Cambodia police on the hunt for online gambling operators


Online gambling is being ousted in Cambodia, but keeping up with gaming websites that pop up out of nowhere is a difficult task. A few operators recently departed the country abruptly, and renewed efforts on the part of Cambodia’s National Police to track down companies that operate illegally are gaining steam. However, it’s a difficult task that isn’t easy to complete, as new sites can emerge out of nowhere. Now, law enforcement and government bodies are beginning to work more closely together to crack down on online gambling.

cambodia-police-on-the-hunt-for-online-gambling-operatorsCambodia’s National Police chief, Neth Savoeun, has issued a directive to the Central Security Department (CSD) to go after online gambling operators in order to hold them accountable for breaking the law, according to the Phnom Penh Post. This past weekend, six new gaming websites appeared that have law enforcement and government officials scrambling to bring order to the online space. The police and the CSD are working with the Ministry of Posts and Telecommunications (MPT) to block the sites and figure out who’s behind them so they can be brought to justice. The sites include,,,, and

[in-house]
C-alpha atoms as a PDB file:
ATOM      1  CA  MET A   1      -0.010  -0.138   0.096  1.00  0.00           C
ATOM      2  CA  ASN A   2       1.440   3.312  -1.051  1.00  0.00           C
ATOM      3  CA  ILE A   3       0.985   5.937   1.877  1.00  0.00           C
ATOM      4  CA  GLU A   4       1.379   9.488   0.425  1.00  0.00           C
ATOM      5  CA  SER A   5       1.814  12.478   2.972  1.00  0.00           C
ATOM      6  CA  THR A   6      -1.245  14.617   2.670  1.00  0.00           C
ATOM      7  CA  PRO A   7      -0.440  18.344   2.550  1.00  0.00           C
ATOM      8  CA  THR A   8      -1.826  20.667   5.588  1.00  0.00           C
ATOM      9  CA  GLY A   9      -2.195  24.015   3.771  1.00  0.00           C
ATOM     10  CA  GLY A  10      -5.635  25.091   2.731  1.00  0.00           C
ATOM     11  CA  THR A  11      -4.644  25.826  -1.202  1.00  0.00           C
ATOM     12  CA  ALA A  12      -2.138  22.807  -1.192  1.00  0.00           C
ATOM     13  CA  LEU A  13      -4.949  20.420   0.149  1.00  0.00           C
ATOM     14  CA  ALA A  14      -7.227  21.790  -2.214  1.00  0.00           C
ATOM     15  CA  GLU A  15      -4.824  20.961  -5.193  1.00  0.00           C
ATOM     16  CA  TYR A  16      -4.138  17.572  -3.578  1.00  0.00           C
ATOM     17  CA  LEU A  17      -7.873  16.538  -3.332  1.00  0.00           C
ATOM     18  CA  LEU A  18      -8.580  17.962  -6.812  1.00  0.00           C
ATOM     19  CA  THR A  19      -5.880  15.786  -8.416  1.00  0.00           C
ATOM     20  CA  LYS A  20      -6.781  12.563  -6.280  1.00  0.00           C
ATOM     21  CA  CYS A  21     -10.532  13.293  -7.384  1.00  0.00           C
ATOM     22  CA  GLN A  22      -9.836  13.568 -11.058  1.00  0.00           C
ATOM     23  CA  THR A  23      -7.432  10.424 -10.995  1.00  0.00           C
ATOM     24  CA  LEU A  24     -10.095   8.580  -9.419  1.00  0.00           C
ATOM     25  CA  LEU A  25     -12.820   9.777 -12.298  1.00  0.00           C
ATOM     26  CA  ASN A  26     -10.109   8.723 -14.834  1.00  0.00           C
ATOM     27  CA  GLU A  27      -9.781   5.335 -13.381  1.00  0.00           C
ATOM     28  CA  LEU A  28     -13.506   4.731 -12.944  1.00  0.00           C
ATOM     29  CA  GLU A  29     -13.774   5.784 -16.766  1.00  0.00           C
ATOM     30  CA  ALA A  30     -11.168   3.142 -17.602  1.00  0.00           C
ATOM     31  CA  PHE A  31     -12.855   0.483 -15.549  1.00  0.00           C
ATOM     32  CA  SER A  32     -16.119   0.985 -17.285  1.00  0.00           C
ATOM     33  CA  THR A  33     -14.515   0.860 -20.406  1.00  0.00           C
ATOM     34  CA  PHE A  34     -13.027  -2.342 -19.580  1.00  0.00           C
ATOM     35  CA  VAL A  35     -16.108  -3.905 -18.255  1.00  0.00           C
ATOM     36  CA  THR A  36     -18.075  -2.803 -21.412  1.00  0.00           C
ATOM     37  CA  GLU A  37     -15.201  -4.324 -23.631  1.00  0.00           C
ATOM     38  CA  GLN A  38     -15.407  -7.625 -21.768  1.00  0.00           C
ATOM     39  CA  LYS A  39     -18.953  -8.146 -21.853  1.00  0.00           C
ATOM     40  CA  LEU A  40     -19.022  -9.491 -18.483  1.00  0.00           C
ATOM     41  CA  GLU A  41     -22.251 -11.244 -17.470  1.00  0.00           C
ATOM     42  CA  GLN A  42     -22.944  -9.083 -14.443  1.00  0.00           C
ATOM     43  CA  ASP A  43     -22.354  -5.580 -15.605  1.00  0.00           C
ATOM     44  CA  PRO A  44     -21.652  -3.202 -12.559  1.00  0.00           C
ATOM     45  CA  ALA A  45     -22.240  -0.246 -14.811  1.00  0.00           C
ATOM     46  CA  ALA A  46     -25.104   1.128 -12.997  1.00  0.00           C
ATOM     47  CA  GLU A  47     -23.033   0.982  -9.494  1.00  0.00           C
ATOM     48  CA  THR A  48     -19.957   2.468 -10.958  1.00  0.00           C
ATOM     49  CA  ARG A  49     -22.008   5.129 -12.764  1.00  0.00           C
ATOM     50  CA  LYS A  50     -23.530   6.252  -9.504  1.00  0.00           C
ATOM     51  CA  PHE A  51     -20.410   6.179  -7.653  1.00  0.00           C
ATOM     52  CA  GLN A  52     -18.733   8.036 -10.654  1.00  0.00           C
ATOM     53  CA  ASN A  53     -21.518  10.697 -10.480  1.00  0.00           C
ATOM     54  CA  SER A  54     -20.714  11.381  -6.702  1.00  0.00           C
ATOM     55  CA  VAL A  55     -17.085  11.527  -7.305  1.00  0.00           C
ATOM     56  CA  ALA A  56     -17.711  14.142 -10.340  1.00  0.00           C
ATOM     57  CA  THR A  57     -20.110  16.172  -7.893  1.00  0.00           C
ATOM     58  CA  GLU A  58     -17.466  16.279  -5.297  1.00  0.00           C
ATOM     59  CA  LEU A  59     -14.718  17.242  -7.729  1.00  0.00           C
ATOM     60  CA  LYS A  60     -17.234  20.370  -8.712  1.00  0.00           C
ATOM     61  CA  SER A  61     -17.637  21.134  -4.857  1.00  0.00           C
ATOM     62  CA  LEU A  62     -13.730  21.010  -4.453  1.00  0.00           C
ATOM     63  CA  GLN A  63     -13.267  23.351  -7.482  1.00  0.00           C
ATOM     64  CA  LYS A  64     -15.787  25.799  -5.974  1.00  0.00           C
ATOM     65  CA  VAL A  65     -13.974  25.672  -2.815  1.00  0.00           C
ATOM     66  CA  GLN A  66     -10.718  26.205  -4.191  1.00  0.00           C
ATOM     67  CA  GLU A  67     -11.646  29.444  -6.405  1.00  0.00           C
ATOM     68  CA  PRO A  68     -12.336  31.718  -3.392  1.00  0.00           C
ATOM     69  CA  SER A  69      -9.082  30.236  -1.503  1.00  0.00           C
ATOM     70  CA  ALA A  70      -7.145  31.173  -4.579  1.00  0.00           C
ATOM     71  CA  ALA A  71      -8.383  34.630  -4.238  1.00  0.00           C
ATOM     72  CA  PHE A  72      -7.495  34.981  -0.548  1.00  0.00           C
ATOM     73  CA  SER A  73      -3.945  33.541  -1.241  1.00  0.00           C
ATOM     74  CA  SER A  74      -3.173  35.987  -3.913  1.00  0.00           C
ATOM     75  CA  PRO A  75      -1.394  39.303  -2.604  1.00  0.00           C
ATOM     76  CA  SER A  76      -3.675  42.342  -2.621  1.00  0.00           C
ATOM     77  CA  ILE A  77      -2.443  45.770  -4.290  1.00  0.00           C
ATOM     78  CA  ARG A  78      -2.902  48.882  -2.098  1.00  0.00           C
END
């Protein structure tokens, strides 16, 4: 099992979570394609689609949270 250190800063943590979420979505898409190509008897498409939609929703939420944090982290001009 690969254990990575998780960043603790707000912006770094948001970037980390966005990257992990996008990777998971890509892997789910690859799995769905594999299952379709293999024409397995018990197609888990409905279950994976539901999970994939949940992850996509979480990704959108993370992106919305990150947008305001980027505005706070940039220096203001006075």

Typically, according to previous investigations, the sites are put up by Chinese operators and run by local networks. Officials are now working to identify the sources and, once they do, they’ll release all the details. Those local assets are vital to the operation of the sites, and Chhay Kim Khoeun, a spokesperson for the National Police, explains, “If there was no network in the country, it would not be possible to conduct the business.”

The operators know too well how Cambodia law works and know that the country can’t prevent them entirely from being accessed by Cambodians. A spokesperson for the Telecommunication Regulator of Cambodia explains that the CSD has to send a request to the MPT to block the sites, because the regulator doesn’t have the authority to intervene against foreign websites. Despite the efforts, the use of virtual private networks (VPN) and other tools could allow locals to still access the sites, which the government says are used by mafias and others to launder money and finance terrorism.

A cursory review of the websites that have been targeted by the law enforcement actions shows that they’re not very reputable, and gamblers anywhere should stay away. There is no way to access information about the operator or offerings without first creating an account and, on at least one site, the account creation includes an automatic agreement to adhere to the site’s rules, which can’t be read without first signing up. Those types of questionable actions show that there is zero user protection, and entering any personal data on the sites could lead to identity theft or loss of funds. Should that happen, there would be no recourse for consumers in countries where the sites are illegal.